Europe

Ukraine ceasefire largely holding in the east

Ukrainian servicemen take Ukrainian National flag from a shelter damaged after shelling, in a front line near Novognatovka, Donetsk area, Ukraine, 07 February 2017. Image copyright EPA
Image caption A ceasefire brokered in Munich, Germany, began on Monday. Pictured: Ukrainian soldiers with their national flag near the frontline in February

A fragile ceasefire appears to be holding in eastern Ukraine, despite the reported death of one soldier.

The agreement to halt fighting and withdraw heavy weapons from the front line came into force on Monday, after it was brokered over the weekend.

Ukrainian forces and Russian-backed rebels have been fighting since 2014.

This latest ceasefire began as Russia defended its decision to recognise rebel-issued passports as a "humanitarian" gesture.

A peace deal for eastern Ukraine was signed in the Belarusian capital of Minsk in February 2015 but since then previously agreed ceasefires have not held for long, with both Ukrainian government forces and the rebels repeatedly accused of breaking them.

However, the newly agreed truce was said to be largely holding, despite the Ukrainian army reporting one soldier being killed and another injured in the past 24 hours.

Rebel commanders said there had been very little fighting.

The ceasefire was agreed after an upsurge in violence last month. More than 9,800 people have died since the conflict began in 2014.

Meanwhile, President Vladimir Putin's spokesman Dmitry Peskov told reporters the passports move was to help struggling rebel regions in the east, which have faced a transportation blockade imposed by Ukrainian nationalists.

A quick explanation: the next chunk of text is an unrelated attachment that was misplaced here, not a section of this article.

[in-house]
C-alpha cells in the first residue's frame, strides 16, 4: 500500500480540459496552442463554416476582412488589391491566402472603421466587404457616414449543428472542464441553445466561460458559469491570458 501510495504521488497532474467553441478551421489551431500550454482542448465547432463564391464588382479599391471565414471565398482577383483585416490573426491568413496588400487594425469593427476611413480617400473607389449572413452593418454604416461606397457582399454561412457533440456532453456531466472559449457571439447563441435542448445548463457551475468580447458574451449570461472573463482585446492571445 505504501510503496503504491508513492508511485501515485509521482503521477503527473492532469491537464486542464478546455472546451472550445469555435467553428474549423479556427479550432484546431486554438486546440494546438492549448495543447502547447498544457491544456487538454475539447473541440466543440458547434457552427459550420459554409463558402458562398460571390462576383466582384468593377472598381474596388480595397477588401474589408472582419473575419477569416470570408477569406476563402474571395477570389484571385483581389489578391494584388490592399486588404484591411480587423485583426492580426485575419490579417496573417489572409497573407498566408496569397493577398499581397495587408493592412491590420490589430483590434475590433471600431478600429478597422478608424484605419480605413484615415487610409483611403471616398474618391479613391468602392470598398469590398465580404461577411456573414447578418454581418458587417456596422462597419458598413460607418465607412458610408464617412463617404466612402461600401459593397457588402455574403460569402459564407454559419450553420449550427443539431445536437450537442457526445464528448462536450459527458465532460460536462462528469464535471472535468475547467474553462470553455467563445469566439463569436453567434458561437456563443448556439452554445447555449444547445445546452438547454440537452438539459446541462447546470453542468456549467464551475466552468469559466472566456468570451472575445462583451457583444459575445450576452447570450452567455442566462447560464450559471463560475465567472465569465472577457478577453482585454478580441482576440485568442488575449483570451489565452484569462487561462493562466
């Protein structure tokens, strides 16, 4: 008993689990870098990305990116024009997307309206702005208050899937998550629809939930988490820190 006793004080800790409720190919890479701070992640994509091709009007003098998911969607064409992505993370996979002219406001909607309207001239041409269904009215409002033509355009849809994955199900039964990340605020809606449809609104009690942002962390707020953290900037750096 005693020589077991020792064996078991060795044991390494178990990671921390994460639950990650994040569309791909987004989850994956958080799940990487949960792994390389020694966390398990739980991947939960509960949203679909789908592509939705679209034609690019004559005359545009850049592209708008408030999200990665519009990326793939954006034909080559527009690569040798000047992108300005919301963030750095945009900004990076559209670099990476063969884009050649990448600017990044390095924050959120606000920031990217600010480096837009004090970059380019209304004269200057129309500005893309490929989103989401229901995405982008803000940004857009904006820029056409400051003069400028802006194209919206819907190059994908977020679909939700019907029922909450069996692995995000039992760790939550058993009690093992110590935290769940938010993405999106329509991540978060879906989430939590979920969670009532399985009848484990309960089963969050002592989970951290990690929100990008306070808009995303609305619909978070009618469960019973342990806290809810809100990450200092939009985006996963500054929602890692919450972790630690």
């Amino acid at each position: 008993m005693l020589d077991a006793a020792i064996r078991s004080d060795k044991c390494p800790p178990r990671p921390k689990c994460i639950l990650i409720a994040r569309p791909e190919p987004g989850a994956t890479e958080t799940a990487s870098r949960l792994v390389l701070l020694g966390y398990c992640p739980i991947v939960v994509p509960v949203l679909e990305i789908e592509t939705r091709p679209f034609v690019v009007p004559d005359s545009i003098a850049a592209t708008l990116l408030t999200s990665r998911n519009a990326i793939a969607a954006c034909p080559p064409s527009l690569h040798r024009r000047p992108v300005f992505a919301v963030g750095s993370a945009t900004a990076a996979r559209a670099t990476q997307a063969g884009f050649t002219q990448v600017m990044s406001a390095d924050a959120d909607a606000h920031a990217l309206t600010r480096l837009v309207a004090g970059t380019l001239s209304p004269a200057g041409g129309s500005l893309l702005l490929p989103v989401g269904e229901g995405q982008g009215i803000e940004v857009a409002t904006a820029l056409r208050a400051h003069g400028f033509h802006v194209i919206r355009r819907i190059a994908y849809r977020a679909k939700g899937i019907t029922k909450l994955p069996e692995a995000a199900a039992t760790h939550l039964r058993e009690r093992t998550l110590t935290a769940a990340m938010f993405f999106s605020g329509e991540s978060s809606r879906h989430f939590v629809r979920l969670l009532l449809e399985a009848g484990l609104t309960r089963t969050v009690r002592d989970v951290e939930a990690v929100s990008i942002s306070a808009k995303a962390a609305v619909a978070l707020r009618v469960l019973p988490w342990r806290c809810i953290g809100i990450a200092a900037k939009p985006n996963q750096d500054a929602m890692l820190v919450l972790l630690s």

He also dismissed the Ukrainian government's belief that the move violated the Minsk accord, saying: "These aren't the documents of an officially recognised state. They are de facto issued on the territory of the region."

Germany and France have both condemned the decision as "contradicting" the Minsk agreement.

Separately, Russian Foreign Minister Sergei Lavrov brushed aside a suggestion Russia could lease Crimea from Ukraine.

Kremlin-backed forces took control of Crimea in 2014, after which the mainly-Russian speaking area voted to join Russia. Neither the West nor Ukraine recognise the outcome of the referendum.

However, Russia now considers Crimea part of its territory and Mr Lavrov shrugged off the latest rumoured peace plan, reported by US newspapers.

"It is hard for me to comment on this because it is impossible to lease something from yourself. I cannot even add anything to that," Mr Lavrov said during a news conference in Moscow.

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